State and federal governments are moving to ban the sale of synthetic drugs, currently being sold illegally through tobacconists and adult shops. The consequence of such bans demonstrates the difficulty of making current legislation work. While all evidence suggests that the “war on drugs” has been lost, governments do little to rectify the situation.
Sales of synthetic drugs, if properly controlled, provide an opportunity for some level of regulation of their use. Sales through legal outlets allow the government the opportunity to monitor the users and encourage them into rehabilitation programs. If there is a switch between the synthetic and the organic then this may lead to an overall decline in the use of illegal drugs.
The dynamics can be shown in a Causal Loop Diagram.
The other advantage of the legal sale of synthetic drugs is that these sales will generate tax revenue through tax on company profits, GST and the taxes paid by individuals who sell them. This revenue can be used to fund the rehabilitation programs.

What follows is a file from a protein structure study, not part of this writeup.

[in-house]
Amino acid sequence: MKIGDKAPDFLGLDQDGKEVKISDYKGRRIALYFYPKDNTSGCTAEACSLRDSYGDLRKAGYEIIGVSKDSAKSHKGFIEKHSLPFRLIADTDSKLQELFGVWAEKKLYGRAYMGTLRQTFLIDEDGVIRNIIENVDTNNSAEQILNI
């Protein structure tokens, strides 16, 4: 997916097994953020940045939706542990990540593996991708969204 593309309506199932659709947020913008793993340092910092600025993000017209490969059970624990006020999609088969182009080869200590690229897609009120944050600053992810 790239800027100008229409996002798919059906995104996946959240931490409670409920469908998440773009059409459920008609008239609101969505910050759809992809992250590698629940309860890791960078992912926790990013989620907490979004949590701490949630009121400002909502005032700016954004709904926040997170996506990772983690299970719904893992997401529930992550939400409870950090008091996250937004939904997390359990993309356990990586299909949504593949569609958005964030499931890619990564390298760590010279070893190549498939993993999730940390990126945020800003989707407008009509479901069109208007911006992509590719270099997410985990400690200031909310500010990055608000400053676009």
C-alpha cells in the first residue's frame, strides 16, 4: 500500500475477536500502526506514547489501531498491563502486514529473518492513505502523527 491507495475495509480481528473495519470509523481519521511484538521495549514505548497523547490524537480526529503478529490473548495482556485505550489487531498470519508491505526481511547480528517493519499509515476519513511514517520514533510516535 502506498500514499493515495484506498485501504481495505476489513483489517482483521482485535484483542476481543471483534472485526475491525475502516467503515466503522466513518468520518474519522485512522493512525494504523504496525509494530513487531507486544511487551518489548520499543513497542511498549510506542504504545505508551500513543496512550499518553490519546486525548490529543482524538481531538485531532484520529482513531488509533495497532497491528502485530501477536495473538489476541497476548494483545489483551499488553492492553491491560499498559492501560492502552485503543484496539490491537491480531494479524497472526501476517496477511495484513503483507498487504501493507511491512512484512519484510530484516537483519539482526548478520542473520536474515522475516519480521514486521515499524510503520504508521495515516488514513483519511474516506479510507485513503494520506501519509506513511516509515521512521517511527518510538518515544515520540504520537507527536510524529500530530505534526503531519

However, bans on synthetic drugs have a number of consequences. The first is that they will cut down the sales of synthetic drugs. The second is that they will increase the cost of monitoring and policing these bans. This in turn will reduce revenue available for rehabilitation programs but will also shift buyers back to illegal drugs and the crime associated with their sale.
While it might appear counterintuitive and certainly run contrary to the public sentiment following the death of the Sydney teenager, the availability and legal control of synthetic may present governments with an opportunity to address the problems of drug use in Australian society.